In previously reported Japanese and Korean cases of idiopathic renal hypouricaemia secondary to SLC22A12 mutations, the majority of patients have been shown to have either homozygous mutations or compound heterozygote mutations [23]. In our Caucasian population, disease associations have been made with single heterozygous changes in URAT1, suggesting that such a change is sufficient and that a dominant pattern of inheritance may be present.

In conclusion, we have identified Macedonian and British patients with hypouricaemia, who presented with symptoms including renal stone disease and haematuria. We have identified missense mutations in SLC22A12 encoding URAT1. This data highlights the importance of renal urate transporters in determining serum urate concentrations and the of clinical phenotypes that should lead the clinician to suspect an inherited form of renal hypouricaemia.

Materials and Methods

Ethics Statement

For Macedonia patients, the Institutional Review Board and the Ethics Committee at the Medical Faculty and The Ministry of Education and Science, Skopje, Republic of Macedonia approved the study. Informed written consent was obtained by participants' parents or legal guardians. For UK patients, full ethical approval was obtained by the Newcastle and North Tyneside Research Ethics Committee and informed written consent were obtained from participants.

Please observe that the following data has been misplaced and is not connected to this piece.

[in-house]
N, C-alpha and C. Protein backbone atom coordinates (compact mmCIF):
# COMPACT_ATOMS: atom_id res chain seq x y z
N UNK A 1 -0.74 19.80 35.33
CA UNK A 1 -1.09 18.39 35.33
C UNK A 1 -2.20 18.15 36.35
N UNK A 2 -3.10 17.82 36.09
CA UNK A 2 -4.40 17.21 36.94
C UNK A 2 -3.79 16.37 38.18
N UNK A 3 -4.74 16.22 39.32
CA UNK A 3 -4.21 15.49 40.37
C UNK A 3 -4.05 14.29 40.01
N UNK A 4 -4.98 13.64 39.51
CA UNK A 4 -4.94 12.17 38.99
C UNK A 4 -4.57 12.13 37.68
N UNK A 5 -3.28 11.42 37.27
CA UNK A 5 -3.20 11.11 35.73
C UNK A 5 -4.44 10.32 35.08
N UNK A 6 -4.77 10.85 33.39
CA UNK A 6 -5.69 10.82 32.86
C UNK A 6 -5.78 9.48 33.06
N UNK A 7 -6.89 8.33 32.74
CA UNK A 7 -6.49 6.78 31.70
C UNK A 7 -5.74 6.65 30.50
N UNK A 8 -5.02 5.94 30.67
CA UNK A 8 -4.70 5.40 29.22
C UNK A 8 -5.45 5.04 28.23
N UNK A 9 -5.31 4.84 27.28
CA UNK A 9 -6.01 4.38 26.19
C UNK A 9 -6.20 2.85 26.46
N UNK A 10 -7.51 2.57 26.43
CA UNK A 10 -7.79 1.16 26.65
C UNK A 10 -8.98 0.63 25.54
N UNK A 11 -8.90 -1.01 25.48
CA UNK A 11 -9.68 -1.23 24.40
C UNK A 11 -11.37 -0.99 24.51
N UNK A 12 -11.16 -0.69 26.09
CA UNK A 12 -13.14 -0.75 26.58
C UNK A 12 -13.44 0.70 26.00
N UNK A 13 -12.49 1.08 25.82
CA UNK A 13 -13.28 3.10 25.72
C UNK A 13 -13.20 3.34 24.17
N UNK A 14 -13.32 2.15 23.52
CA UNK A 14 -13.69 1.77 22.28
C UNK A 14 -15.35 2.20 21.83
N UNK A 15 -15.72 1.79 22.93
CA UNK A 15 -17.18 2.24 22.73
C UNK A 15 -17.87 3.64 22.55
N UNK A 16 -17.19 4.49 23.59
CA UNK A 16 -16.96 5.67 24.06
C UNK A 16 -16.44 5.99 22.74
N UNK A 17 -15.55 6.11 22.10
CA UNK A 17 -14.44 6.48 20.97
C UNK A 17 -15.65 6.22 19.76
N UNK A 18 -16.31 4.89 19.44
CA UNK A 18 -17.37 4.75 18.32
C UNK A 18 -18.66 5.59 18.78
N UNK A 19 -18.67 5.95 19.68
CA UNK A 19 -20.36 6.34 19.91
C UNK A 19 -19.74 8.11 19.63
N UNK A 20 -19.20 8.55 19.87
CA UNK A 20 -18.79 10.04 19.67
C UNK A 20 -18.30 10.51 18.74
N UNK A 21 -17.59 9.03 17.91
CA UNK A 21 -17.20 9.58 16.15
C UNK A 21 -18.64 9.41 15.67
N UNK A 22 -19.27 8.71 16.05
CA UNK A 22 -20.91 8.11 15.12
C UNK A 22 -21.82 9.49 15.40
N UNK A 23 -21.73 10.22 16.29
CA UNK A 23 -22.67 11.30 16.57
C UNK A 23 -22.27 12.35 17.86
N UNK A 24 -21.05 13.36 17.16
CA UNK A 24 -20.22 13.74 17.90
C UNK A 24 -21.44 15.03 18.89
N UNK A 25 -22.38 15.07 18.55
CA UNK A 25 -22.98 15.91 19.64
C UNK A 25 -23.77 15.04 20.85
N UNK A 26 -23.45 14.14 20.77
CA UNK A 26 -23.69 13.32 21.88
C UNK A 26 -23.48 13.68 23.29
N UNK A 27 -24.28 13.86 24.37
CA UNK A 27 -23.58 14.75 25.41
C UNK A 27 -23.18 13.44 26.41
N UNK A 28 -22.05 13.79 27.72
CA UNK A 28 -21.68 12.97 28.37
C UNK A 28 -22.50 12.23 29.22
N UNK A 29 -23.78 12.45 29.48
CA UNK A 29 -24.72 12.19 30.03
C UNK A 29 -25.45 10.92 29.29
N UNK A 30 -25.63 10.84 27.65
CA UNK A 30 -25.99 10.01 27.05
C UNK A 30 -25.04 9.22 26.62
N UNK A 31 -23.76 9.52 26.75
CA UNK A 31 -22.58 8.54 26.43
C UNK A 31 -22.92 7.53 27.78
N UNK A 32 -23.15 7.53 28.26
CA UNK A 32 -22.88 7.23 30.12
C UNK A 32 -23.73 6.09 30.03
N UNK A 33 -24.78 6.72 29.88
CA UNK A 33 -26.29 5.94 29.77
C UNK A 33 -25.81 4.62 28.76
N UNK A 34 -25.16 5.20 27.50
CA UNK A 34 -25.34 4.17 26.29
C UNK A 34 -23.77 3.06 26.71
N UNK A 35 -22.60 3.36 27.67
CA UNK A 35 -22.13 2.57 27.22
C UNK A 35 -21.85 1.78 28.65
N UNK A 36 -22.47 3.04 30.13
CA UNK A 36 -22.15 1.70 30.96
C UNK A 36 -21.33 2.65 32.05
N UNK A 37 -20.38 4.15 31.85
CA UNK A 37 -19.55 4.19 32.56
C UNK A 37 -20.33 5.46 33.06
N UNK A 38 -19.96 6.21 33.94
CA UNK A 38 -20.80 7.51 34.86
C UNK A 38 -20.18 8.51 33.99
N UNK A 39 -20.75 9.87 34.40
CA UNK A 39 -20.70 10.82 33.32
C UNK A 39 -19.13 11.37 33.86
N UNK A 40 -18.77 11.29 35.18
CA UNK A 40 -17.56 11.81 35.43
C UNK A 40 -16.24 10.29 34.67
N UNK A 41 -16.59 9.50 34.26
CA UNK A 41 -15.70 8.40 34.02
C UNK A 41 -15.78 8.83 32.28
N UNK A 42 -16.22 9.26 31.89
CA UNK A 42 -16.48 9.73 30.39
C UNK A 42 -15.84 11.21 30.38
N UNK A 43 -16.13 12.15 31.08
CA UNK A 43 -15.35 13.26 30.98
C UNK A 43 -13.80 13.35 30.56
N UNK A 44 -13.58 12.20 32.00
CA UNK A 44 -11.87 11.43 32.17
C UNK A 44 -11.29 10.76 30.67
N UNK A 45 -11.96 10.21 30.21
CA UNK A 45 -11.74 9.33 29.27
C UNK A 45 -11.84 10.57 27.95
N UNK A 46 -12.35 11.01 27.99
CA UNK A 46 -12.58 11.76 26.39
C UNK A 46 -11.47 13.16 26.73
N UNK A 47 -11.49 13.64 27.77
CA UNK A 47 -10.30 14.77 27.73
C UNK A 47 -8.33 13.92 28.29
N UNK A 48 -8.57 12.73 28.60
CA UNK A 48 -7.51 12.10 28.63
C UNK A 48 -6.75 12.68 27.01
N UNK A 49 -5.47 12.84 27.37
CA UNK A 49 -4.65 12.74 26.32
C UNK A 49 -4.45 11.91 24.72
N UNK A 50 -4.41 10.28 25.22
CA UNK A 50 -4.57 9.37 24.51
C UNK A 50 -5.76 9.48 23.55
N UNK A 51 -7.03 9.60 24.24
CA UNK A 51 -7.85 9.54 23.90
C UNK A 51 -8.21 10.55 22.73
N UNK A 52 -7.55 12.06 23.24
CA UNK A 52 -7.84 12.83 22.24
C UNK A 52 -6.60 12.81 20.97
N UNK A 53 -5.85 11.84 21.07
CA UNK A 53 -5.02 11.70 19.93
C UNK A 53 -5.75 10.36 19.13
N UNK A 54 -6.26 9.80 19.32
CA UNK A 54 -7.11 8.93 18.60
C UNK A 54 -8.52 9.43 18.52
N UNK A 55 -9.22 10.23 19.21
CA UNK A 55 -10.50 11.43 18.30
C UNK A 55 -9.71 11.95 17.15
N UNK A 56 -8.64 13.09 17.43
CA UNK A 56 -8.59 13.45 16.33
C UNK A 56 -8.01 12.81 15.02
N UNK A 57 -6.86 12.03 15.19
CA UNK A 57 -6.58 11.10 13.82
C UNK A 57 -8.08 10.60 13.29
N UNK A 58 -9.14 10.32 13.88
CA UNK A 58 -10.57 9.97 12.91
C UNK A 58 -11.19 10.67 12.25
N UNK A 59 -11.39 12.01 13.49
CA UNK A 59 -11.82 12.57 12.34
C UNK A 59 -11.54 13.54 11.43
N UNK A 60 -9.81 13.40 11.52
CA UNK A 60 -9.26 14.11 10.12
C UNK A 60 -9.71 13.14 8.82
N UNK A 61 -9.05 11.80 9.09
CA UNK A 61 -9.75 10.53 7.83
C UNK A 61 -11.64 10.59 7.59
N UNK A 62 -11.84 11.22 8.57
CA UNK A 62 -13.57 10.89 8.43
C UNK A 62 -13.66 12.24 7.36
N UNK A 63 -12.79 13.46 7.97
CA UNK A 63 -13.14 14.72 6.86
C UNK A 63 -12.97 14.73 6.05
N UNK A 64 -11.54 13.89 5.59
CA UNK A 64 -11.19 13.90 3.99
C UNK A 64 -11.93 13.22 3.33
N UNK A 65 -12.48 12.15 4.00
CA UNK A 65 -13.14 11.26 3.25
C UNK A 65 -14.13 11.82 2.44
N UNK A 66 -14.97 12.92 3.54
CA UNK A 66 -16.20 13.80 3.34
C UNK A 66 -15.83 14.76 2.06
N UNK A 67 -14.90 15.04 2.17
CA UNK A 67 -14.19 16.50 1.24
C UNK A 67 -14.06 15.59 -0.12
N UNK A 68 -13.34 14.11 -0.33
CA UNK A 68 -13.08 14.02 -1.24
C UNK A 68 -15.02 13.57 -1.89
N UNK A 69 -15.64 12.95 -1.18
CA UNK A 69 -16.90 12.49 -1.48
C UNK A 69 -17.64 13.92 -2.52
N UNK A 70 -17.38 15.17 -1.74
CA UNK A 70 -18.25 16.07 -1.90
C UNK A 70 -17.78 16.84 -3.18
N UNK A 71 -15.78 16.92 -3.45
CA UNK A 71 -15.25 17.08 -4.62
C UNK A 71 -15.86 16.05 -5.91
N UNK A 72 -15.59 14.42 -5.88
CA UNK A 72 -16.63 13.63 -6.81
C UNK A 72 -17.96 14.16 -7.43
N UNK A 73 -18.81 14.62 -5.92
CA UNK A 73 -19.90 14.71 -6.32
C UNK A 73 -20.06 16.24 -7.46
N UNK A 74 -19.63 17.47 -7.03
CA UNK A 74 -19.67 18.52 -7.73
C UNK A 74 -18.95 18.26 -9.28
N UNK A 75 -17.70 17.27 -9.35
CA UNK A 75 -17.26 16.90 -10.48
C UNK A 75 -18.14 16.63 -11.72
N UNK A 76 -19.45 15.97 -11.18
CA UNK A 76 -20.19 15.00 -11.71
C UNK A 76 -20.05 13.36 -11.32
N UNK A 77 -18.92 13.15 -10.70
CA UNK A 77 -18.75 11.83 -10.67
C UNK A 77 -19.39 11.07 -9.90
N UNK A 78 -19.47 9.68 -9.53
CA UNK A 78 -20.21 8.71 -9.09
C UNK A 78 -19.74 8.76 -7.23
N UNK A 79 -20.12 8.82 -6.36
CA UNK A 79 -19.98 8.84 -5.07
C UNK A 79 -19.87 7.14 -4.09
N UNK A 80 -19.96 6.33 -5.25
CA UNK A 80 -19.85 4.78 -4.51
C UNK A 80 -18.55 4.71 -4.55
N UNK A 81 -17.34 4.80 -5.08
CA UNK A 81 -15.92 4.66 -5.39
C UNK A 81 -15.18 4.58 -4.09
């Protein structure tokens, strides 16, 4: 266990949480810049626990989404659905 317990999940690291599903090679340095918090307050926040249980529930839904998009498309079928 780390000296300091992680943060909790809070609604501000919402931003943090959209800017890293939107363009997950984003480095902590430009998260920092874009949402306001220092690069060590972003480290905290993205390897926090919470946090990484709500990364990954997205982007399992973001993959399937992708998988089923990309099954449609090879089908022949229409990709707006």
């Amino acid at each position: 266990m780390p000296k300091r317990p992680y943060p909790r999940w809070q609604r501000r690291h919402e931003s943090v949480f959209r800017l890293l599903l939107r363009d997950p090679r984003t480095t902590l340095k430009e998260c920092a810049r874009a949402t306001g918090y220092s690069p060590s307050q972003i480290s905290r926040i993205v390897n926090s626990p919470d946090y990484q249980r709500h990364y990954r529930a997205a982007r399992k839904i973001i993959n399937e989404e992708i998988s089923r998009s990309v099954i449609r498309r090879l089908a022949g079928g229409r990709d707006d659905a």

Recruitment of patients

Macedonian patients: Children attending in-patient or out-patient nephrology service at the University Children's Hospital, Skopje were screened for hypouricaemia. Serum uric acid level was determined in children with contraction or expansion of the extracellular volume, acute kidney injury, chronic kidney disease, nephrolithiasis, tubular disorders, those receiving diuretics or nephrotoxic drugs, liver diseases, diabetes mellitus and thyroid diseases. Children less than two years of age were excluded from this study since they have physiologically lower levels of uric acid due to immaturity of the liver and renal tubular function. Where serum uric acid levels were <2 mg/dl and Fractional Excretion of urate (FEurate) was >10% (normal range 2–8%) and these biochemical findings persisted despite clinical improvement and normalization of other biochemical indices, or if no explanation was found for lower serum levels of uric acid, than idiopathic renal hypouricaemia was considered to be a likely diagnosis [23]. Patients with suspected renal hypouricaemia underwent additional studies, including ultrasound imaging of the urinary tract (if previously not performed) and molecular analysis of SLC22A12 and SLC2A9.